Rather than use one of the 'targets', which are usually too small to be of much use unless you have them far too close to the camera, try a distant contrasty object, a far away tree or a building. Misfocus at infinity will annoy you most. Then just take a series of shots with the camera on a tripod and a 2s delay, using the centre focus point and the lens wide open, stepping the offset between each and also remembering to defocus the lens between each shot. Pixel peep the centre, pick the sharpest shot offset. Unless there is something drastically wrong with your camera and/or lens the best offset will be somewhere between +2 and -2 in most cases. With a zoom lens it will probably also vary a bit with the focal length used and the focus distance. So don't get too obsessed with getting it right - in practice it is a compromise setting.


Last edited by kh1234567890; 02-16-2014 at 09:36 AM.
02-16-2014, 11:13 AM   #9
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QuoteOriginally posted by Ztrejfer Quote
This focus target you speak of...
I use a gray cement sidewalk the has one crack with some short grass. Really any uniform surface with one item as the focus point will work. You want to shoot at the largest aperture, such as f1.8.
02-16-2014, 02:53 PM   #10
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QuoteOriginally posted by SpecialK Quote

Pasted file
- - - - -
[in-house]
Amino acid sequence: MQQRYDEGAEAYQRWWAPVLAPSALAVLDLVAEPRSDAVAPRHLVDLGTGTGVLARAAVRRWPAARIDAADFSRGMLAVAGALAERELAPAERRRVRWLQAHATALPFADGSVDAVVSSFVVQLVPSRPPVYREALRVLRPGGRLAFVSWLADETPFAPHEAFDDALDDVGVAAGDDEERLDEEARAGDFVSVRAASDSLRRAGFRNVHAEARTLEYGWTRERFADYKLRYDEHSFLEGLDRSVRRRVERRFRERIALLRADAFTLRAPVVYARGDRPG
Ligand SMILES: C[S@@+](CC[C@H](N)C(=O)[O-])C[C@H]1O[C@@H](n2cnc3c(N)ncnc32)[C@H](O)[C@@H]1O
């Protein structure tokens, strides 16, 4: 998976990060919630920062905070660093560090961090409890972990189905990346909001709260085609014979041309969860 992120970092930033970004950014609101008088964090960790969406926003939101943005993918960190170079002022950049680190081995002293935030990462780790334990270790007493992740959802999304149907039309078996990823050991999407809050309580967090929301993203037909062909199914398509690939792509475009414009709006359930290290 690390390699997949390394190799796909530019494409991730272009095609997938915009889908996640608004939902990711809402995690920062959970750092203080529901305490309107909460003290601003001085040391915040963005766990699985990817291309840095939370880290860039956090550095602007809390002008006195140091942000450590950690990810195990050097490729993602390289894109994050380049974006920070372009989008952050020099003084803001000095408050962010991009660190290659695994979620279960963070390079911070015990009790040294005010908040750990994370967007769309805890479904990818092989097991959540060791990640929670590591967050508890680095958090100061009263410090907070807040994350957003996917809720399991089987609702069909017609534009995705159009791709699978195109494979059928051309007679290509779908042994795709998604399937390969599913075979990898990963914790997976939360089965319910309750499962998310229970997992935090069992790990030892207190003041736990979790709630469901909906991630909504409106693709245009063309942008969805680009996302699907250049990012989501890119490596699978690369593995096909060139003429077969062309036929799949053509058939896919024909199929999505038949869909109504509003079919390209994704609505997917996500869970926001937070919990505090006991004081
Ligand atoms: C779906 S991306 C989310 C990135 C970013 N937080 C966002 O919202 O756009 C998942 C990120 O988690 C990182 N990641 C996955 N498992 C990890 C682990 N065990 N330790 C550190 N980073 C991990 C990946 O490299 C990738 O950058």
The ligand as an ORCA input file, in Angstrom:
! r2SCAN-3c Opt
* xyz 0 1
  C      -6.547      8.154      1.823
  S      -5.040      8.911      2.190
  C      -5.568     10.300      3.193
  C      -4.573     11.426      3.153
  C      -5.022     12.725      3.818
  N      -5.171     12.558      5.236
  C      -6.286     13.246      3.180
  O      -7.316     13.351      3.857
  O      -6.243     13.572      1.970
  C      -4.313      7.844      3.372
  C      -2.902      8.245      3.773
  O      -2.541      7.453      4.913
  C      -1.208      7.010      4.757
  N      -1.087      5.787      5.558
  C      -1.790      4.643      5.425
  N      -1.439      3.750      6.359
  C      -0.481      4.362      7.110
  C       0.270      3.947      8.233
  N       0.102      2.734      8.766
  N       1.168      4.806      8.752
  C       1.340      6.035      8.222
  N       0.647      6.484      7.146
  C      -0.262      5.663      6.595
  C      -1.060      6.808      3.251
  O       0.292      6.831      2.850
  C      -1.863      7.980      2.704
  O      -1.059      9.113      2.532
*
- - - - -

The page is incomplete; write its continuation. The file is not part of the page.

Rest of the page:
I use a gray cement sidewalk the has one crack with some short grass. Really any uniform surface with one item as the focus point will work. You want to shoot at the largest aperture, such as f1.8.
I too use a textured sidewalk with any small stone and/or twig that seems appropriate to the task. The textured surface in good light is excellent for determining the exact range of focus around the object.

I also use a Bus Ticket which has a dark magnetic strip on a white background for a target and a one meter steel rule (or a white tape measure) to determine the range of focus if the light is not great.
02-16-2014, 02:59 PM   #11
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Here is the cheap indoor method I use where I can create consistent lighting conditions. I've found reading the instructions takes longer than printing the targets and calibrating my camera for specific lenses.
PENTAX DSLRs: Front or Back Focusing Problems? Free test (Lens Alignment) charts for Pentax, Nikon, Canon, Sony, Olympus.
02-16-2014, 10:44 PM   #12
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Calibrating a kit zoom can be tricky. For example my 18-55mm front focused from 18 to 24mm and back focused from 30 to 55mm and the smaller aperture of the kit zooms can make it more difficult to read the results. I decided to calibrate for the longer angles and rely on manual focus for the wider angles.


Also you might find the suggestions in this thread about better focus helpful.

I also use center weighted spot focusing. i find it gives more consistent in focus images, except in the case of sports.

The lower image is a 100% crop
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Last edited by OldNoob; 02-17-2014 at 12:22 AM.
02-17-2014, 01:51 AM   #13
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QuoteOriginally posted by OldNoob Quote
Calibrating a kit zoom can be tricky. For example my 18-55mm front focused from 18 to 24mm and back focused from 30 to 55mm and the smaller aperture of the kit zooms can make it more difficult to read the results. I decided to calibrate for the longer angles and rely on manual focus for the wider angles.
You are far too close to your target. Which is fine if you are trying to set up phase detect focus for macro photography, although with macros you are better off manually focusing anyway.